Australian Wetlands Database

Ramsar wetlands

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The Dales

Overview

Key facts and figures:

Date of listing:

21 October 2002

Section of the rainforest above the waterfall (1987), Photo: Colin Totterdell

Australian Ramsar site number:

61

Criteria: 

1, 2, 3, 4, 8

State/Territory:

External Territories

Area:

583 hectares

Drainage Division or IMCRA  region:

Christmas Island Province

Wetland type: 

  • 6 - Water storage areas; reservoirs/barrages/dams/impoundments (generally over 8 ha)
  • C - Coral reefs
  • D - Rocky marine shores; includes rocky offshore islands, sea cliffs
  • E - Sand, shingle or pebble shores; includes sand bars, spits and sandy islets; includes dune systems and humid dune slacks
  • M - Permanent rivers/streams/creeks; includes waterfalls
  • N - Seasonal/intermittent/irregular rivers/streams/creeks
  • Xf - Freshwater, tree-dominated wetlands; includes freshwater swamp forests, seasonally flooded forests, wooded swamps on inorganic soils
  • Y - Freshwater springs; oases
  • Zk(a) - Karst and other subterranean hydrological systems, marine/coastal
  • Zk(b) - Karst and other subterranean hydrological systems, inland

Key features of the site:

Christmas Island is an Australian External Territory located in the Indian Ocean approximately 2800 kilometres west of Darwin and 500 kilometres south of Jakarta, Indonesia. The Island is approximately 13 500 hectares in size and contains two Ramsar wetlands: The Dales and Hosnies Spring. The Dales Ramsar site covers 583 hectares and is located on the western coastline of Christmas Island. The western boundary of the Ramsar site extends 50 metres seaward from the low water mark and incorporates part of the coastline. The Dales are located within the Christmas Island National Park which is managed by Parks Australia.

The Ramsar site has a near-pristine system of seven watercourses collectively known as The Dales. The Dales includes permanent and perennial streams, permanent springs, and include the majority of surface water on the Island. Most rainfall on Christmas Island filters down through the soil and limestone, and surface runoff only occurs after heavy rain. The Dales contain numerous wetland types including surface and karst features, and inland and coastal wetlands.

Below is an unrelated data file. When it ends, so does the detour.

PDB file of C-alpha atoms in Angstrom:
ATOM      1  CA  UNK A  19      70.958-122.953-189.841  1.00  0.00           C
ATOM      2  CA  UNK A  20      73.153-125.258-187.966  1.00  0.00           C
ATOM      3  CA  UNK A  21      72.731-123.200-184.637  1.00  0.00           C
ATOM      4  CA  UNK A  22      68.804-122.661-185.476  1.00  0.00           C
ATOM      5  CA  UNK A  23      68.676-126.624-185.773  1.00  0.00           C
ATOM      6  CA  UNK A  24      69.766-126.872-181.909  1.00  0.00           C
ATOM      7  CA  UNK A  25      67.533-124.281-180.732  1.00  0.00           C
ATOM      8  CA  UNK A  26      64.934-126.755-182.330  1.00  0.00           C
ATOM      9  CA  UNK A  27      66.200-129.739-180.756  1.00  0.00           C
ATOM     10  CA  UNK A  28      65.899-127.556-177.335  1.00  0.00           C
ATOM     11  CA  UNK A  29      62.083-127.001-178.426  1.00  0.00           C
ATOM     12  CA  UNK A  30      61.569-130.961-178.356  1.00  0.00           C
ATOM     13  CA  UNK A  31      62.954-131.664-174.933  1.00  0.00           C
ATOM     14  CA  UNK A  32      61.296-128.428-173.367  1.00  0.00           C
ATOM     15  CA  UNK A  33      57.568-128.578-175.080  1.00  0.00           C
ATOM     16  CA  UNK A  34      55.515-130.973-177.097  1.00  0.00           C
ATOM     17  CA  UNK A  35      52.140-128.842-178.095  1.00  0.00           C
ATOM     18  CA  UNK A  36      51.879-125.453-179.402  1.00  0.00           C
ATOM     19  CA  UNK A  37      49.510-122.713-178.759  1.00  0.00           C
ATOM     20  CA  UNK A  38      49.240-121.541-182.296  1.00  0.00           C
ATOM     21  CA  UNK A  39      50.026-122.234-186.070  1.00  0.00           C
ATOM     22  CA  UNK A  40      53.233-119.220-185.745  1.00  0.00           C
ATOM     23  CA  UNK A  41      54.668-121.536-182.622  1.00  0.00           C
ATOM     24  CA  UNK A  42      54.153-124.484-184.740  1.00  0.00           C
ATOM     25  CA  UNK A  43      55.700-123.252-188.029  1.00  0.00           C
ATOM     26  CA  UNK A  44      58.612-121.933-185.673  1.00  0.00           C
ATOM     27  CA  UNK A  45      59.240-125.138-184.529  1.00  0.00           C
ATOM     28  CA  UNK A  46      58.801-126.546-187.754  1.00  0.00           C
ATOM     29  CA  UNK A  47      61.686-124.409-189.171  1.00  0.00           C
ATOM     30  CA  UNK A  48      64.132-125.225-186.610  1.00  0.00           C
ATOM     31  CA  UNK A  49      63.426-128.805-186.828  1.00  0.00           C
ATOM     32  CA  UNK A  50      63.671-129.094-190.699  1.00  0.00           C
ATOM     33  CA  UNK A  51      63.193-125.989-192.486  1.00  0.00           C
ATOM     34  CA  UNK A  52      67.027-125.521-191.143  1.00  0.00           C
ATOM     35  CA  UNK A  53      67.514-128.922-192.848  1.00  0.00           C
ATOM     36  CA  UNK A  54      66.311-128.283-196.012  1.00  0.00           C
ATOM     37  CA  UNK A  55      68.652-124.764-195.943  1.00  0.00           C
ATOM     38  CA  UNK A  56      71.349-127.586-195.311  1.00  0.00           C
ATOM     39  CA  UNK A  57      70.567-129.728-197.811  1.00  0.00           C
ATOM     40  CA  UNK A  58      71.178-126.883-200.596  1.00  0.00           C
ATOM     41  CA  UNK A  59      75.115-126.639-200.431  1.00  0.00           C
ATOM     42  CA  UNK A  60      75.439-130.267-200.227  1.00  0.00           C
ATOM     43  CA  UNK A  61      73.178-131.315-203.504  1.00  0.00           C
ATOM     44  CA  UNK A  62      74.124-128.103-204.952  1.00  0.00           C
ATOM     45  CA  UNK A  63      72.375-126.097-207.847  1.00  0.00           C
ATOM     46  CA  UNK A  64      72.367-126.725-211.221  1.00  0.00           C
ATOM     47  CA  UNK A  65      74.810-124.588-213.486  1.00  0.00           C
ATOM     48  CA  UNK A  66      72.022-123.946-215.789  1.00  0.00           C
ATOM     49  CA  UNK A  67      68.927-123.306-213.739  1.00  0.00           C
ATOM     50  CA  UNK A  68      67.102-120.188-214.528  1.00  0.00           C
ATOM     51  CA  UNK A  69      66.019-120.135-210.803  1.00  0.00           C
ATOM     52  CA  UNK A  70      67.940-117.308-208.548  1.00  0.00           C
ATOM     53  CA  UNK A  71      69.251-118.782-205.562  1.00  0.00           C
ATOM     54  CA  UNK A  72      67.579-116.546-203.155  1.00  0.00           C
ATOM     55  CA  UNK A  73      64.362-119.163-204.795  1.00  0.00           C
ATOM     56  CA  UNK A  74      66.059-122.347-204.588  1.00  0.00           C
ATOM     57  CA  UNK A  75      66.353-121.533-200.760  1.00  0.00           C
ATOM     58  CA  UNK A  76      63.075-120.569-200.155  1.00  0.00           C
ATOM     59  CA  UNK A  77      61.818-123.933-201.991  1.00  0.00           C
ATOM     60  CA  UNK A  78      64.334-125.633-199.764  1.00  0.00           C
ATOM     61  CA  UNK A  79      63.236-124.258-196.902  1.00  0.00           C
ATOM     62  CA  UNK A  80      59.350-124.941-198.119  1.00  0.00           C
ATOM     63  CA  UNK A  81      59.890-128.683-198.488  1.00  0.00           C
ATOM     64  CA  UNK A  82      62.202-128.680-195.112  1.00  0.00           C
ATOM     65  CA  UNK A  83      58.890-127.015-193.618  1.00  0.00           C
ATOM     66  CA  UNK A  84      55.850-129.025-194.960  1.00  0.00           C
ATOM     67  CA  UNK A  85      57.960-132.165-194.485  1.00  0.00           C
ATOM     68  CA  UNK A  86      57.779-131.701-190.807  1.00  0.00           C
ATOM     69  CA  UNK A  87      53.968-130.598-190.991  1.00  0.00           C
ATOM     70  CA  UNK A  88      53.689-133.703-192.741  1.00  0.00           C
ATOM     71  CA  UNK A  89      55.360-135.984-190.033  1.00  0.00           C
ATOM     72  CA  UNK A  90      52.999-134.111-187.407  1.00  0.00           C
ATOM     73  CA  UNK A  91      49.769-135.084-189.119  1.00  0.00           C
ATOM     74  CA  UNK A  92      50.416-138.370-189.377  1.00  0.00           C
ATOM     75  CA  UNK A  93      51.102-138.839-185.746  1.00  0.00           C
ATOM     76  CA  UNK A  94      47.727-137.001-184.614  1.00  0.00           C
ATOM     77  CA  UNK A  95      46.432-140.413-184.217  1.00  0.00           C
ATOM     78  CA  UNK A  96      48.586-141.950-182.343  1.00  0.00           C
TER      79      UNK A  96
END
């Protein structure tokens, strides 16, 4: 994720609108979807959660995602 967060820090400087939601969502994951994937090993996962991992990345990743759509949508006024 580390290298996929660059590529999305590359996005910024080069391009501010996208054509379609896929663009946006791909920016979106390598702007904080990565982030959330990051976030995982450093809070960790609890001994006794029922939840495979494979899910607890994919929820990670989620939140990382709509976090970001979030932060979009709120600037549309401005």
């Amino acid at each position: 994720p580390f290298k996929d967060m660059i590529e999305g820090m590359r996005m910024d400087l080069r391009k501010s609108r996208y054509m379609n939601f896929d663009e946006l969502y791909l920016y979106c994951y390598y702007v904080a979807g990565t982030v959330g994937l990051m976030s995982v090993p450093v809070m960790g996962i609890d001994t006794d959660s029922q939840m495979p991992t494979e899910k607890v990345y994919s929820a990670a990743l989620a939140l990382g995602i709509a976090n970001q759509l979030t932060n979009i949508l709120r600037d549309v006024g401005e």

The Dales support a number of unique ecological and geomorphic features including anchialine cave communities, surface karst including the unique stepped tufa deposits at Hugh's waterfall, a stand of Tahitian chestnuts, a large number of endemic terrestrial species and a significant number of seabirds including Abbott's booby, red-footed booby and the brown booby, all of which breed at the site.

Vegetation in The Dales ranges from tall plateau rainforest to lower coastal vegetation. Migratory or vagrant bird species use The Dales as a staging site during migration, and a landfall for vagrant bird species outside their range.

Christmas Island is also an important habitat, breeding and spawning area for land crabs. The endemic red crab, tens of millions of which live on the island, migrate from the forest to the coast each year for the breeding season. Blue crabs in particular are reliant on the Ramsar site, as they require freshwater to maintain renal function. During the wet season there is sufficient surface water in forests to maintain gill functioning in blue crabs and they can range over large areas of Christmas Island. However, during the dry season they are restricted to permanent freshwater sources, such as that provided by The Dales.

The Dales are used for conservation and recreation, including sightseeing, walking and camping.

Justification of the listing criteria:

The Dales Ramsar site meets five of the nine criteria:

Criterion 1: The Dales is located in the Christmas Island Integrated Marine and Coastal Regionalisation of Australia (IMCRA) bioregion. It is made up of many wetland types in a near-pristine state, including surface and subterranean karst systems. This system of wetlands, particular the karst wetlands, is unique to the bioregion.

Criterion 2: The Dales provide essential habitat for two wetland-dependent nationally threatened species, the Abbott's booby and the Christmas Island frigatebird.

Criterion 3: Christmas Island is recognised for its high conservation value. Of particular note is the land crab diversity, with Christmas Island supporting the greatest diversity of land crabs on an oceanic island in the world. All 20 species of land crab found on the island occur within the Ramsar site, with the site especially important for the blue crab. The Dales also support a 10 hectare monodominant stand of Tahitian chestnut, which is unique in the bioregion.

Criterion 4: The Dales is a significant migratory route for red crabs, blue crabs and robber crabs. The freshwater streams provide critical habitat for the blue crabs as the larvae emerge from the ocean and return inland. In addition the site provides important habitat for land crab spawning, with all 20 species which occur in the site, migrating to the ocean to spawn with their larval stages being marine.

Criterion 8: The mass spawning and development of the larvae of red crabs corresponds to the arrival and aggregation of juvenile whale sharks off shore of Christmas Island to feed on the immature stages of red crabs. The offshore waters of The Dales are believed to provide an important habitat and feeding area for the whale sharks.

Please see the More Information page for additional information on this Ramsar site and access to the Ramsar Information sheets and other associated site documents.